Applying to high school in New York City is complicated, but some schools are making it even harder by giving out misleading or downright wrong information, Insideschools has learned.
Schools are telling 8th graders and their families that they must rank a school first on their application or they won't be considered for a spot, according to many parents we have heard from.
The problem is, that's not true.
"There are no schools that require students to rank the school first on their application in order to be considered," Rob Sanft, director of student enrollment at the Education Department wrote in an email. "Students should rank schools based on their order of preference. Schools do not see where an applicant ranks them on their application."
"By the time we get to college applications, it's going to be so easy,'' friends and colleagues joked over the years, watching -- or participating – in the scramble to find pre-schools, then elementary, middle and high schools for our kids.
Too bad they were wrong.
Starting at age 4, the interviews, tours, tests, essays, letters and lists – it seemed just endless. Yet after years of searching for public schools in a city with more than 1,700 of them, I find myself in the middle of a college search for my oldest child.
And it is anything but easy.
High school applications are due on Dec. 10! Here are some final tips for 8th graders and their families who are still mulling over their options.
Filling out the application:
- Be careful when drawing up your list of (up to) 12 high school choices. You don't have to fill in all the slots. Don't list a school you are not willing to attend. If you get assigned to a school you hate, but listed it on your application, it will be very hard to get placed elsewhere.
- Rank your favorite school first. There's no need to play guessing games or set up an elaborate strategy. Schools will not see which students rank them first, so you have nothing to lose and everything to gain by ranking your top choice number one.
- Don't apply to a school for which you do not qualify. If a school looks for students with a minimum 85 average or above and your GPA is 70, your chances of getting accepted are slim to none.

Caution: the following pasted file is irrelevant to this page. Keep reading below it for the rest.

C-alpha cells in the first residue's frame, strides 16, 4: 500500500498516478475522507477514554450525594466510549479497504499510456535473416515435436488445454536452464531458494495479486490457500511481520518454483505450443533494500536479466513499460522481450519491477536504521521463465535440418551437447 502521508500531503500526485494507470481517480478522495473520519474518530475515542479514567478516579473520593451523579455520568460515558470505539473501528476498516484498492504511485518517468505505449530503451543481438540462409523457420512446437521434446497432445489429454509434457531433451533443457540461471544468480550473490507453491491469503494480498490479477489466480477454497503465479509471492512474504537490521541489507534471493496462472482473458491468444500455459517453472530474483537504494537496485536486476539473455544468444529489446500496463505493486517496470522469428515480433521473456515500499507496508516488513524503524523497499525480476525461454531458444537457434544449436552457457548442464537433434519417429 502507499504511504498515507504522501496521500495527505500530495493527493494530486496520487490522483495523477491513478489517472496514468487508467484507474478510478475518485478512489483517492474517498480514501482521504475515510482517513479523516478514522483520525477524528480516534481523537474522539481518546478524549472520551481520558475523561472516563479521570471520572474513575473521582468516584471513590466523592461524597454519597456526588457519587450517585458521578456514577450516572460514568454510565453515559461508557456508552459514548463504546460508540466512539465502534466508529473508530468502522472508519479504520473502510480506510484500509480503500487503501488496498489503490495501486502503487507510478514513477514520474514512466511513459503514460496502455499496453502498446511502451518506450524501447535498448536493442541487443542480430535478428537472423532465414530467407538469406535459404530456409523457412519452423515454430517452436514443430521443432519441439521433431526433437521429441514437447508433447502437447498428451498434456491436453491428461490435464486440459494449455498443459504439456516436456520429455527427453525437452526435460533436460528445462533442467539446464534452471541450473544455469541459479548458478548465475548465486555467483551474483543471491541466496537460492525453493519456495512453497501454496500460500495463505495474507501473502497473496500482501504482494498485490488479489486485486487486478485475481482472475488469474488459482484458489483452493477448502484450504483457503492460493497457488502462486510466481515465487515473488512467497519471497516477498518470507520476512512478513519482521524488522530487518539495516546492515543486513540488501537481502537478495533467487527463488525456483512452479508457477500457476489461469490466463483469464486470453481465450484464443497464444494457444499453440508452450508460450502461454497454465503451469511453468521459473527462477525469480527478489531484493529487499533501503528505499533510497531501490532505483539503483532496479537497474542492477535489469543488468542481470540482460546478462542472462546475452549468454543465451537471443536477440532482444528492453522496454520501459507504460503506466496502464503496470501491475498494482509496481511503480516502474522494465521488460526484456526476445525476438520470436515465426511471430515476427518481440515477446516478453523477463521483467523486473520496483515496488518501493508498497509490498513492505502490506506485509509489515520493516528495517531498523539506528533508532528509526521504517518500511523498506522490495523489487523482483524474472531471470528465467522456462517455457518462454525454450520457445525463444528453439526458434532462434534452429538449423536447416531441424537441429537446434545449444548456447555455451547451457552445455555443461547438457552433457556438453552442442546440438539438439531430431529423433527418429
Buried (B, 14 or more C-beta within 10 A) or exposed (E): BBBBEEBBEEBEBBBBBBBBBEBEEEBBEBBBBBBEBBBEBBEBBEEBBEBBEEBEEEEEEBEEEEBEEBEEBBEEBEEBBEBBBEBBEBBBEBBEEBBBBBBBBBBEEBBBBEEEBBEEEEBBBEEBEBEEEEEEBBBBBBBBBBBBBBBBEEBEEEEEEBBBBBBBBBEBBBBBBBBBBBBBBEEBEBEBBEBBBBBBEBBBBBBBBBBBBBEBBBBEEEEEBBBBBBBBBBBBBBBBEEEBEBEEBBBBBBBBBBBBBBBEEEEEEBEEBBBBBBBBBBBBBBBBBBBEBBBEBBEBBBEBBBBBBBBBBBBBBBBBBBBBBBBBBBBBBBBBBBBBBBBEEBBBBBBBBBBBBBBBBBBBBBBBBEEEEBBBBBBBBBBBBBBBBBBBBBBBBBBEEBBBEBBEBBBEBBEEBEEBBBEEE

- If you have a zoned school, it will be printed on your application but you are not guaranteed acceptance unless you list it as one of your choices.
- If you are a "top two-percenter," which counts when applying to educational option schools, this is noted on your application.
- Many large schools offer several programs. If you really want to attend a certain school, apply to more than one program.
- Make sure your parent signs off on your final application. Nobody, including your 8th-grade guidance counselor, should persuade you to add choices without consulting your parent or guardian.
- Keep a copy of your completed application and get a receipt from your guidance counselor when you hand it in.
What to consider when choosing a school
- Admissions criteria: Some schools require an interview, an essay, or the submission of school work. Make sure you've done what you need to do.
- Small school or large? Small schools offer more personal attention and a sense of community. Large schools tend to have more sports teams, clubs and courses. Need help deciding? Watch our video: Weighing your options: Large school vs small school.
- Fast-track or laid-back? Some schools pile on the homework. Other schools have a slower pace and encourage kids to relax a bit. Think about what's best for you. Will you thrive in a rigorous and competitive environment? Or, are you more likely to learn and excel when the pressure's off?